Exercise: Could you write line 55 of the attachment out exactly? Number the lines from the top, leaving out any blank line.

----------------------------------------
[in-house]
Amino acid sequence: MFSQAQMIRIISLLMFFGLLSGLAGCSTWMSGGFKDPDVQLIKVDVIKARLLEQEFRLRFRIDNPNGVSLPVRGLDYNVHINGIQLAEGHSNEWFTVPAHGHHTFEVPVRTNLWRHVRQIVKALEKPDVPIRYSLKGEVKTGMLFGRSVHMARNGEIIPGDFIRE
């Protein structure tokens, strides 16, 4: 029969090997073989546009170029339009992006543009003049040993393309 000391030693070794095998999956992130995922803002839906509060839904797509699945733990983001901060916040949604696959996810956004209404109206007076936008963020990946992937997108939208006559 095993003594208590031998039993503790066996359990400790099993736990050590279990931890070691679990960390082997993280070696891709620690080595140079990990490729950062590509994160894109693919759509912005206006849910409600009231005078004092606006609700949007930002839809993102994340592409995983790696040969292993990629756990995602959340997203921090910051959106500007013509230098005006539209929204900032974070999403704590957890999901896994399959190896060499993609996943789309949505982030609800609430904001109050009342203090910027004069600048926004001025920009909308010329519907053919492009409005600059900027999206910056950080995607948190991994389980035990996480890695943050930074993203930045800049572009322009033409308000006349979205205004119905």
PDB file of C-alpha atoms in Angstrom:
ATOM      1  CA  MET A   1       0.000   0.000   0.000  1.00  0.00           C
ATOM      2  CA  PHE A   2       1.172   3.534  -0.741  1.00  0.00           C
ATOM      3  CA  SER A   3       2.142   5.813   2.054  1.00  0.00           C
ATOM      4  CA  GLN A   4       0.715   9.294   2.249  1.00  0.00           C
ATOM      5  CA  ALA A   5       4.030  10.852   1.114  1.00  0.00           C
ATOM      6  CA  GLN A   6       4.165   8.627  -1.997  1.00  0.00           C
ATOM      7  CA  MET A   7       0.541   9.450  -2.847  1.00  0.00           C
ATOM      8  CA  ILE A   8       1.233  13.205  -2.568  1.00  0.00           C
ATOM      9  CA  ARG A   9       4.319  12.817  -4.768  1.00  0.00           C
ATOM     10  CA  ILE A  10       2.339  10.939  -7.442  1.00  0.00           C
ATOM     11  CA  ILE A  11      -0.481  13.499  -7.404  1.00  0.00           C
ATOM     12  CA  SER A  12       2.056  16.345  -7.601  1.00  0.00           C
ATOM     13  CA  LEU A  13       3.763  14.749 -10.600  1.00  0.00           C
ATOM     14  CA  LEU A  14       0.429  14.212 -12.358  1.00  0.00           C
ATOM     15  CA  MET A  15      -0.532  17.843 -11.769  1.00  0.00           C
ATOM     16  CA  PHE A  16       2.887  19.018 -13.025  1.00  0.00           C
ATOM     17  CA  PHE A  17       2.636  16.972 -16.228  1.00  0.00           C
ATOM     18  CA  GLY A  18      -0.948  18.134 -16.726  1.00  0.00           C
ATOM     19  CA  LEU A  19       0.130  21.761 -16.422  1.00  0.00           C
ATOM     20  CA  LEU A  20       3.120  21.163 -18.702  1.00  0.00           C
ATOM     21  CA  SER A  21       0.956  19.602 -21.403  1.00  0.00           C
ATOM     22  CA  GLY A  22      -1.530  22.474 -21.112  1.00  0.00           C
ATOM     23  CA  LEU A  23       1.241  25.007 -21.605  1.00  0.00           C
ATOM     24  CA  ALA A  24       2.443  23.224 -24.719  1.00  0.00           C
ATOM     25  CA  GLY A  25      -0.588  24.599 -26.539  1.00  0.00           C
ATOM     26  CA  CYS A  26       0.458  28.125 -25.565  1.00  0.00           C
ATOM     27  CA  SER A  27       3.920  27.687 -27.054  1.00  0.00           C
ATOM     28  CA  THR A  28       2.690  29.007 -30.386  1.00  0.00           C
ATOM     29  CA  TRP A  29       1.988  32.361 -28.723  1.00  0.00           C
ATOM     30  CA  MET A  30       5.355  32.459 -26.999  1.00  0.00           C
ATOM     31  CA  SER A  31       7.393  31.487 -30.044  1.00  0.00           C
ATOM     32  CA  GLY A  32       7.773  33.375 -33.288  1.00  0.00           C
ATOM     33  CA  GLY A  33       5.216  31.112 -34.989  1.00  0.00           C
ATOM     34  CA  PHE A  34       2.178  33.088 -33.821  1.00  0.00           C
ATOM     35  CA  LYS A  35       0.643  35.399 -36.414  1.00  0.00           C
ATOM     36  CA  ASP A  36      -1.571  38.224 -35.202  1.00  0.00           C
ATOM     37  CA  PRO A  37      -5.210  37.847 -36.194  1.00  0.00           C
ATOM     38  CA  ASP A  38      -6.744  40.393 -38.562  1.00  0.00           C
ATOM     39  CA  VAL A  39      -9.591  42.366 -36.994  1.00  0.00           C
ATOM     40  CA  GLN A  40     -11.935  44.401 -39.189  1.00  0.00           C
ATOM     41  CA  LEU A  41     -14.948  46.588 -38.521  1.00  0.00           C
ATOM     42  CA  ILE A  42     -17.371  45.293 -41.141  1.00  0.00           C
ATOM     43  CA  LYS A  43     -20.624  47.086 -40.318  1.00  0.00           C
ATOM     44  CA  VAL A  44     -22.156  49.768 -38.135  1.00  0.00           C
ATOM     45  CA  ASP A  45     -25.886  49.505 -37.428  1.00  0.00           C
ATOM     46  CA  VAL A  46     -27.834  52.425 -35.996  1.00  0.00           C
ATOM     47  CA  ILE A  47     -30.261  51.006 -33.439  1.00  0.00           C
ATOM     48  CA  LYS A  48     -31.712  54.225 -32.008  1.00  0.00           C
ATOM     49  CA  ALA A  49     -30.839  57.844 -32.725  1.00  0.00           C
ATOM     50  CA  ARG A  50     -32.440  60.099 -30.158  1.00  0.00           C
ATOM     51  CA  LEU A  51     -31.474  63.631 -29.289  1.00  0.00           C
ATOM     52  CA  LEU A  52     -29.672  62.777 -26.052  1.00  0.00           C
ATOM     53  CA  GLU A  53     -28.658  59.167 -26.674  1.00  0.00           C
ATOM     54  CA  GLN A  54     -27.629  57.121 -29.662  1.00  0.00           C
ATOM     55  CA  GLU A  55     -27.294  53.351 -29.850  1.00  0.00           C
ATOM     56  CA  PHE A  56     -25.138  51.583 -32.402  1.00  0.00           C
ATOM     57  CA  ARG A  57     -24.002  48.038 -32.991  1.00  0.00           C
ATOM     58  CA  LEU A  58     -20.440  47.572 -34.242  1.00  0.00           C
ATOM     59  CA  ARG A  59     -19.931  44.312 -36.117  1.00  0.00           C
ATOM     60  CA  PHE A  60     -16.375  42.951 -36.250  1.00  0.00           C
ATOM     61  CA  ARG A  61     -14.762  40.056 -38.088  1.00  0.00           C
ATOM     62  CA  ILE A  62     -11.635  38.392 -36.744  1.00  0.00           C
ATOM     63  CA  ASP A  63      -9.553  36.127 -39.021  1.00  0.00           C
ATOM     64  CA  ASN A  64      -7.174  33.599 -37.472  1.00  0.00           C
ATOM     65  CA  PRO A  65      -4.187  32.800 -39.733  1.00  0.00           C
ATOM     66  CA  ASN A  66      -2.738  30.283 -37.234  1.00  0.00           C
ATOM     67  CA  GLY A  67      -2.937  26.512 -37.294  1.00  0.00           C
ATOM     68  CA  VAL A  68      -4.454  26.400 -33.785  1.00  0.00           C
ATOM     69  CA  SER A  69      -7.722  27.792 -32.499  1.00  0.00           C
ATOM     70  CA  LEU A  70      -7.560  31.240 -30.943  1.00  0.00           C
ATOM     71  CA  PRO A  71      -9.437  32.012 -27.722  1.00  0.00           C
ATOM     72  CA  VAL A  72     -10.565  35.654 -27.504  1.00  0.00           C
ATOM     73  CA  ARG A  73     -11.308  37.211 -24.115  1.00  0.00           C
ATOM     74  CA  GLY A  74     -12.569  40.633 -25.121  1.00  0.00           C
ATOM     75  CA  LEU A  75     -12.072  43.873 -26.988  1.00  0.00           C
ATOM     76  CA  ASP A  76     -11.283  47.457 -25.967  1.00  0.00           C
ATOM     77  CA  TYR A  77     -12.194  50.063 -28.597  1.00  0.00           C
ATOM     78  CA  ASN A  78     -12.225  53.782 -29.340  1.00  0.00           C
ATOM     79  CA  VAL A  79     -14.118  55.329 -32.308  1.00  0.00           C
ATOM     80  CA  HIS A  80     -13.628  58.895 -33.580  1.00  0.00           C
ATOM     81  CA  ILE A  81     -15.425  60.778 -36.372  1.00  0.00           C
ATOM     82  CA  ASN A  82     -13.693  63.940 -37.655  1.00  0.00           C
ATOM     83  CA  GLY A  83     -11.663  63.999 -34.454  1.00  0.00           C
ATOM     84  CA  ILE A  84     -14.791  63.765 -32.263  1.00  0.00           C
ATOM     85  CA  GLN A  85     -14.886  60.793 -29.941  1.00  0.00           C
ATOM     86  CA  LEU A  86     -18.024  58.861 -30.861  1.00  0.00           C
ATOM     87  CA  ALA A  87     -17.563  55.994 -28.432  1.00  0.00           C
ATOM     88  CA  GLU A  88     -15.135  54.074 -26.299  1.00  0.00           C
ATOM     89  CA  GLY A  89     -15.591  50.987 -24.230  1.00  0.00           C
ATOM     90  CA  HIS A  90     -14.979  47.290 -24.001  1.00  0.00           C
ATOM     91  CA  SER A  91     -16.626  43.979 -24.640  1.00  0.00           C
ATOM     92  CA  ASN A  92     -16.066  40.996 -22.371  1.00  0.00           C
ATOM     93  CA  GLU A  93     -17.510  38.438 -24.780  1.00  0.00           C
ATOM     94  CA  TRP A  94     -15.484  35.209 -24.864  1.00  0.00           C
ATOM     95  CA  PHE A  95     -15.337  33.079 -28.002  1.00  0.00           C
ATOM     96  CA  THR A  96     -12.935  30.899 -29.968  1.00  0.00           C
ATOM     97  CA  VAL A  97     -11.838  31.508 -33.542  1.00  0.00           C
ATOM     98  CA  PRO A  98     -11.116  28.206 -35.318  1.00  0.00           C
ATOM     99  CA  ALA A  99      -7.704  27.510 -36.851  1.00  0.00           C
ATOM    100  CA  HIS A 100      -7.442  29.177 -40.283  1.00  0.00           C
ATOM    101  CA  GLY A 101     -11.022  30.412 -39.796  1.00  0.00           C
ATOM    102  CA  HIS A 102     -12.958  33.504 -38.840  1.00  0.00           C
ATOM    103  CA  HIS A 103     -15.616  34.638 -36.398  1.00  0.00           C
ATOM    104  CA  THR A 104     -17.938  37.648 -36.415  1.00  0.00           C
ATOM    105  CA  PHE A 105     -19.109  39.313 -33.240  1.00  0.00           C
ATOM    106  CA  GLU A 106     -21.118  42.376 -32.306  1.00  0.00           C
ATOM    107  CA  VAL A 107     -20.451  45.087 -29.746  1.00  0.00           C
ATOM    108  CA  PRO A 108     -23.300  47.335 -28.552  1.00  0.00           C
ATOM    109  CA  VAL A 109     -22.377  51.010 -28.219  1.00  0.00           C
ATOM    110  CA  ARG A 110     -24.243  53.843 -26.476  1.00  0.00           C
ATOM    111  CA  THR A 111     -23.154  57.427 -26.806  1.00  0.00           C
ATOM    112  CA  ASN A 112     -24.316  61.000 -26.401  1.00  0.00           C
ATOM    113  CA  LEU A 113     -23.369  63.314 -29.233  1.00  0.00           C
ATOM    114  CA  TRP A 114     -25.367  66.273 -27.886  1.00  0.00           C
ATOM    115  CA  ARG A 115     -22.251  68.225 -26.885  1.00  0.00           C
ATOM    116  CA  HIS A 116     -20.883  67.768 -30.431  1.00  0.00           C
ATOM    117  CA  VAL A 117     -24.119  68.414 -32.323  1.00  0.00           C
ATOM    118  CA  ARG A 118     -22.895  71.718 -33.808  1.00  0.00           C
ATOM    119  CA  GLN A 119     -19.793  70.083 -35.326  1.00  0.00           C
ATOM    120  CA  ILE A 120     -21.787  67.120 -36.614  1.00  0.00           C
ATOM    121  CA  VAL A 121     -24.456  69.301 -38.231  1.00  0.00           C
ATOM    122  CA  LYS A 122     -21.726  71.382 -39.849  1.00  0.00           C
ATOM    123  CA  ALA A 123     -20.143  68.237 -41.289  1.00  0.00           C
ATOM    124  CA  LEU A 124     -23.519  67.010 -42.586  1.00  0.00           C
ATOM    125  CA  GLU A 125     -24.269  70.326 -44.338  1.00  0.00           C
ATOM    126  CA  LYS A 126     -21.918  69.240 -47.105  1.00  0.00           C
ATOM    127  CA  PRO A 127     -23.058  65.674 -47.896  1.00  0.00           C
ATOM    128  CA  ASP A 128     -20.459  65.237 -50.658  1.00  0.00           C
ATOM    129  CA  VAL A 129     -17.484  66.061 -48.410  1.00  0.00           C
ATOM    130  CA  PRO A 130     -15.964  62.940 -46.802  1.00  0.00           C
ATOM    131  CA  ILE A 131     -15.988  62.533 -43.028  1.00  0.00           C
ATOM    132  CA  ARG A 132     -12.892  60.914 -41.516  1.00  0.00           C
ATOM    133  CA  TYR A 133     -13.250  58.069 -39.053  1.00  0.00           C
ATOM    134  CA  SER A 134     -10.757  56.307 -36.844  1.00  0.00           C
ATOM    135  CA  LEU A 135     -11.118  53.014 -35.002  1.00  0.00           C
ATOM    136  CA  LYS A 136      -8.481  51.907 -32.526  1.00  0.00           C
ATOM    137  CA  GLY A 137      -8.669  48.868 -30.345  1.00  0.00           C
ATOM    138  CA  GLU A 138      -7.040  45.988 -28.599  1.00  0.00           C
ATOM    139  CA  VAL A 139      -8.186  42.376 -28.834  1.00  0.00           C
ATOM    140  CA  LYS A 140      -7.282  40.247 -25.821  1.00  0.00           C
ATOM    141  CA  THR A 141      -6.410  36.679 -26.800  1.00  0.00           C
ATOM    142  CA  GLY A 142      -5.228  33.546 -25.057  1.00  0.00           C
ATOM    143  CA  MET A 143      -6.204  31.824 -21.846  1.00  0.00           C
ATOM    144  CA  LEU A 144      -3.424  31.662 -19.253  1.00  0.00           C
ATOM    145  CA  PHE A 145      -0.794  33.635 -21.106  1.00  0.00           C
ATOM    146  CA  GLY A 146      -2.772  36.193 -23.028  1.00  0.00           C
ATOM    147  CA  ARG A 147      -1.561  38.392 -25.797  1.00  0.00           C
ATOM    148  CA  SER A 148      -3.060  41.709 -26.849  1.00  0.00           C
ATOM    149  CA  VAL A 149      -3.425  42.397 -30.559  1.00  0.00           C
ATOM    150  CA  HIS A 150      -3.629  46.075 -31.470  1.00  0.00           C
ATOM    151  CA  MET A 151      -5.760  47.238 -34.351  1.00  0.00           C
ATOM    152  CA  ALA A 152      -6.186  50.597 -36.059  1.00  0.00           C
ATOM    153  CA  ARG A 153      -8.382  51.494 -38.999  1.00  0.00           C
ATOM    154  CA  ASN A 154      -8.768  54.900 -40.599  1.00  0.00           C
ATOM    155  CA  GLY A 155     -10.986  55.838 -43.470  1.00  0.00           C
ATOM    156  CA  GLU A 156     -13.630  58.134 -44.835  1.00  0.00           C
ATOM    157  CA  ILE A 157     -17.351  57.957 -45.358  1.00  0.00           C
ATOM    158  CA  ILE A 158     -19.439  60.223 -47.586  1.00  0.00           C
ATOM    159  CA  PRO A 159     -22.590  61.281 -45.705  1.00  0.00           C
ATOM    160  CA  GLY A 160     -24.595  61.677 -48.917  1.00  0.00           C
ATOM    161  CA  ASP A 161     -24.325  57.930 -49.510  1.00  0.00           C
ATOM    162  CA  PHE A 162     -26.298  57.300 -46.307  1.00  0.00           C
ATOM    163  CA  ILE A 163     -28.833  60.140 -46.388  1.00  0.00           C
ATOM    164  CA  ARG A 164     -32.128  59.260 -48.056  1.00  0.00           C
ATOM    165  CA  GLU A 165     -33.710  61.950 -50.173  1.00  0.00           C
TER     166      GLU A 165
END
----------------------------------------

ATOM     51  CA  LEU A  51     -31.474  63.631 -29.289  1.00  0.00           C